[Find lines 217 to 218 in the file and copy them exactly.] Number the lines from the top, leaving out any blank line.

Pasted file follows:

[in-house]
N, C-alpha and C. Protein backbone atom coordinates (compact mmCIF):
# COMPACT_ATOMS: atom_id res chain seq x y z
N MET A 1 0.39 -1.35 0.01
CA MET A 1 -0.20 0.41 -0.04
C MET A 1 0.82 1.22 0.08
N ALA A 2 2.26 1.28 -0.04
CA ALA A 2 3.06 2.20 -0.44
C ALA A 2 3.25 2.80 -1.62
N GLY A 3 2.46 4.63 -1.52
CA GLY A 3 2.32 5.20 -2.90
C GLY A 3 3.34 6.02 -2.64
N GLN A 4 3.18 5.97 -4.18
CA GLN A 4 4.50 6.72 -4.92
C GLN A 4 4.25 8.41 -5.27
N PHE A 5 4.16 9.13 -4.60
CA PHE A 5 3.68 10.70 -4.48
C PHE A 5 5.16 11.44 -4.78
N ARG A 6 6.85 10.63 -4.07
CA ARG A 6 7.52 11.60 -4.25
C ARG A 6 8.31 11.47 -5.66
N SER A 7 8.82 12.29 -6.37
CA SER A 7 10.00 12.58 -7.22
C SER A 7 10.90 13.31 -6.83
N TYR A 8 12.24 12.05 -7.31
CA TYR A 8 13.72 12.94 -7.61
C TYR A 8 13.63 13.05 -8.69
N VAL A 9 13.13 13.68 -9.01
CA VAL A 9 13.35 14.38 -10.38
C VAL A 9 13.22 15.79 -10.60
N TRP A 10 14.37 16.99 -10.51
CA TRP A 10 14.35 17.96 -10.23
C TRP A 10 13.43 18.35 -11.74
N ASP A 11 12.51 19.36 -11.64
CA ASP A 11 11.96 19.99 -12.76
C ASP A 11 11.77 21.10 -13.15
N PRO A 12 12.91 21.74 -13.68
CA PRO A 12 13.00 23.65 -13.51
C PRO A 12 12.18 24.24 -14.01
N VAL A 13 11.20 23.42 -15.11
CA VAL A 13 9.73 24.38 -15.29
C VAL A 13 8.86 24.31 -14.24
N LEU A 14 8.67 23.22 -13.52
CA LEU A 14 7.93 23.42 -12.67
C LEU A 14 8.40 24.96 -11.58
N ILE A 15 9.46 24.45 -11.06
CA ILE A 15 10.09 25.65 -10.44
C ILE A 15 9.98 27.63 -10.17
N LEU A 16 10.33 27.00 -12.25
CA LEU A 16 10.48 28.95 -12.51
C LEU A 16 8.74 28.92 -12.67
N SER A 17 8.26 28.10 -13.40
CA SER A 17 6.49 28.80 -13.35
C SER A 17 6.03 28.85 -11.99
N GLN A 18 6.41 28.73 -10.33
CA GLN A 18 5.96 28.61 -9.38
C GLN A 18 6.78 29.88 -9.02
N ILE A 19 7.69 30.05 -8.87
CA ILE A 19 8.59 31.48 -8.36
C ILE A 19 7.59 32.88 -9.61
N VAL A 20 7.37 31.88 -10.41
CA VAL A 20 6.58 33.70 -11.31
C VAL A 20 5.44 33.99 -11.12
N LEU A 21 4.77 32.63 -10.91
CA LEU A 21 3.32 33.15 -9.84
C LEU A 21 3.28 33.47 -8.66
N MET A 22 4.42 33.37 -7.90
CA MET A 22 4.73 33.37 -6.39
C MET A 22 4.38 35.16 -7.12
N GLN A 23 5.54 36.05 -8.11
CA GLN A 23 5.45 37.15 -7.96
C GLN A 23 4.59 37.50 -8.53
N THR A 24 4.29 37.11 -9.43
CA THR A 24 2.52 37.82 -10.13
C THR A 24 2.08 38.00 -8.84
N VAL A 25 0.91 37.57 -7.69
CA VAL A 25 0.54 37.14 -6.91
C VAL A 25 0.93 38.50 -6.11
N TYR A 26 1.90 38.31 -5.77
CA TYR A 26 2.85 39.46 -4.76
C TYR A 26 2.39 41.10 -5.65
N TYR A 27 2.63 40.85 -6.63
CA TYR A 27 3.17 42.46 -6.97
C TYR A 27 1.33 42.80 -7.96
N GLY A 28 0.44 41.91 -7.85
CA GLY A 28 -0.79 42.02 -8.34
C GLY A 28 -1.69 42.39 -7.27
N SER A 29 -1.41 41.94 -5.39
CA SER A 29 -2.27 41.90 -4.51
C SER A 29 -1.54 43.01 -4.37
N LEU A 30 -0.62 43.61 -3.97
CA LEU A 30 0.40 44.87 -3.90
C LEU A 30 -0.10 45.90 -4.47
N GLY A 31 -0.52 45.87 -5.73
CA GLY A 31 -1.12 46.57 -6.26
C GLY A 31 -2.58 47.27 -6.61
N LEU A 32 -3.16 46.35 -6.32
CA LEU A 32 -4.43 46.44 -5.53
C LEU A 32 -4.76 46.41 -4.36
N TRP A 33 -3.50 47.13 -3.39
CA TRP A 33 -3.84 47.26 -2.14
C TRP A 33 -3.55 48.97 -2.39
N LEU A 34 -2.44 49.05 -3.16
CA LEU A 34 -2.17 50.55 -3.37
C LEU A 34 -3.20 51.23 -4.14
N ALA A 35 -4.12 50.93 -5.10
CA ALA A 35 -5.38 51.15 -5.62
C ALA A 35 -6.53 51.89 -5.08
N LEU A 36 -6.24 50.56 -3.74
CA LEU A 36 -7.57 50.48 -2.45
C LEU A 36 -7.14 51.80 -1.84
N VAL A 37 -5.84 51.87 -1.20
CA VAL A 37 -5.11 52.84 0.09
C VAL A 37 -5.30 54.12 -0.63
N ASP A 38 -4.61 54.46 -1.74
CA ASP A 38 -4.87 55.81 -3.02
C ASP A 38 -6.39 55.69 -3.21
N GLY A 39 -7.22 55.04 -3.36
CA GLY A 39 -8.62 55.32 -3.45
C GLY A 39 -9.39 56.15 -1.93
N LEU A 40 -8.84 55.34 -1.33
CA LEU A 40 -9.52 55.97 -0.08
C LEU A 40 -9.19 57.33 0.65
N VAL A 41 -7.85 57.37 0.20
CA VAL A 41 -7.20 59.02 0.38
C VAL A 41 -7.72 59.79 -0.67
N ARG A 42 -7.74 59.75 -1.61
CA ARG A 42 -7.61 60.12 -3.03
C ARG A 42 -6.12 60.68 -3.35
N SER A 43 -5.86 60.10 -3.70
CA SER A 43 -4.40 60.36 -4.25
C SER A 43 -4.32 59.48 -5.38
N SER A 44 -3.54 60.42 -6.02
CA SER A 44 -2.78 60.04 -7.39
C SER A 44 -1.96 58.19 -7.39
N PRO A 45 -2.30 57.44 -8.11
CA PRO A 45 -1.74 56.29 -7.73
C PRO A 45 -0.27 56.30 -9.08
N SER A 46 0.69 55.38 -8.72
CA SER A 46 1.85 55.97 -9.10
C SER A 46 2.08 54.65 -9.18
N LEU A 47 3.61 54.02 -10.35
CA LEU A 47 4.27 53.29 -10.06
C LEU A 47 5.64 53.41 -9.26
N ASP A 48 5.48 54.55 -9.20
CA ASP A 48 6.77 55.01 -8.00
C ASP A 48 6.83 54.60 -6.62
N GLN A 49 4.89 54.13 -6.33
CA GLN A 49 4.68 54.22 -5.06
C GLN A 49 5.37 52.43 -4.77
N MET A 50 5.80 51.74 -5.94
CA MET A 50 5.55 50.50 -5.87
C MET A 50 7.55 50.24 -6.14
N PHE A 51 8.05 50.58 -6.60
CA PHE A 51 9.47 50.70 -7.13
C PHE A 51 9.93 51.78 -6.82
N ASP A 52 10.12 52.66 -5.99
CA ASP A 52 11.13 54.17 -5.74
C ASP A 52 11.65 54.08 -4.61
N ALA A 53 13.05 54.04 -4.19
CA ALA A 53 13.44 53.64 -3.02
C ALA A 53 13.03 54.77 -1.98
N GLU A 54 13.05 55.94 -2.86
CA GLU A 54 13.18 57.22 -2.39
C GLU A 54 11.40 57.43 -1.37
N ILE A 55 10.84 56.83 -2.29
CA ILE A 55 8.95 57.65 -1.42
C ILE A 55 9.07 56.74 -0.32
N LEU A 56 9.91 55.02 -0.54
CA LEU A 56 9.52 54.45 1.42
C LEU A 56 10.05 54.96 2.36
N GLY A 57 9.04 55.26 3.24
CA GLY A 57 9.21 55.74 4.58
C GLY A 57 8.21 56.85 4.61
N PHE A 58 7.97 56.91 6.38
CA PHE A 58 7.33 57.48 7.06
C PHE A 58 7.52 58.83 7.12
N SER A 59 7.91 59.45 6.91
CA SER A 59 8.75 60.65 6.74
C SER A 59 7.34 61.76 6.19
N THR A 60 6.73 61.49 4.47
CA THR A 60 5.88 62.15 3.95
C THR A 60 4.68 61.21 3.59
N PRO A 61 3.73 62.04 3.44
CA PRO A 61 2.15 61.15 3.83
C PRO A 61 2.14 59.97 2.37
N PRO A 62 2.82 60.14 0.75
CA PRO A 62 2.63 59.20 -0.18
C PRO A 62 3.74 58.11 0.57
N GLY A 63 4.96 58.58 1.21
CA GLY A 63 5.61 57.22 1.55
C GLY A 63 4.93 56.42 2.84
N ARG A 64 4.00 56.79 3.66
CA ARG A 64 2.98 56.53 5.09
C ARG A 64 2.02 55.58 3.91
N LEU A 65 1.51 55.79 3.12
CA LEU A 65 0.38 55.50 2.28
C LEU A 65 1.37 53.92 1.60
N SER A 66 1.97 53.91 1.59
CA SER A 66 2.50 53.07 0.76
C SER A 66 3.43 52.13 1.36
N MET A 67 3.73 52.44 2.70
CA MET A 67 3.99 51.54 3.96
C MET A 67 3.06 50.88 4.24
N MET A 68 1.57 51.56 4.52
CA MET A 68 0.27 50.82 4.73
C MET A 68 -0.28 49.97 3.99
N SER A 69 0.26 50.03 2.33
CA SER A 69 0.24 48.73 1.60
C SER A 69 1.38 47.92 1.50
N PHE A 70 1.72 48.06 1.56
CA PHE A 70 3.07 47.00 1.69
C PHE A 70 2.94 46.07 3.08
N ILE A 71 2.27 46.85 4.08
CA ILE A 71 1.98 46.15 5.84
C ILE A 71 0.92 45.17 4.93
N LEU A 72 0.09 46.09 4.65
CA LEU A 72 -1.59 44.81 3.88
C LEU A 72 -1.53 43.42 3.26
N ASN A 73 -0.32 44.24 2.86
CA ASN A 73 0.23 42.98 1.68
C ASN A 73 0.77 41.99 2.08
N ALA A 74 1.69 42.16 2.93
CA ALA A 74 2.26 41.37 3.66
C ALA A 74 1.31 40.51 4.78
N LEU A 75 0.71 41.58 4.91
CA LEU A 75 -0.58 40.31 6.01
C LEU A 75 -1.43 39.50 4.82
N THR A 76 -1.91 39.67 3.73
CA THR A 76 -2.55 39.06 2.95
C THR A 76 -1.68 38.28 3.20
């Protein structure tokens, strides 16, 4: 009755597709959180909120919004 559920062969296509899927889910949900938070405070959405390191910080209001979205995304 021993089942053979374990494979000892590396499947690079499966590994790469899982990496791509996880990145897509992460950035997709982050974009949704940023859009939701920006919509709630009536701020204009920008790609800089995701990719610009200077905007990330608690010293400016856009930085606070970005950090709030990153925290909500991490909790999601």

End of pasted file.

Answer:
N LEU A 72 0.09 46.09 4.65
CA LEU A 72 -1.59 44.81 3.88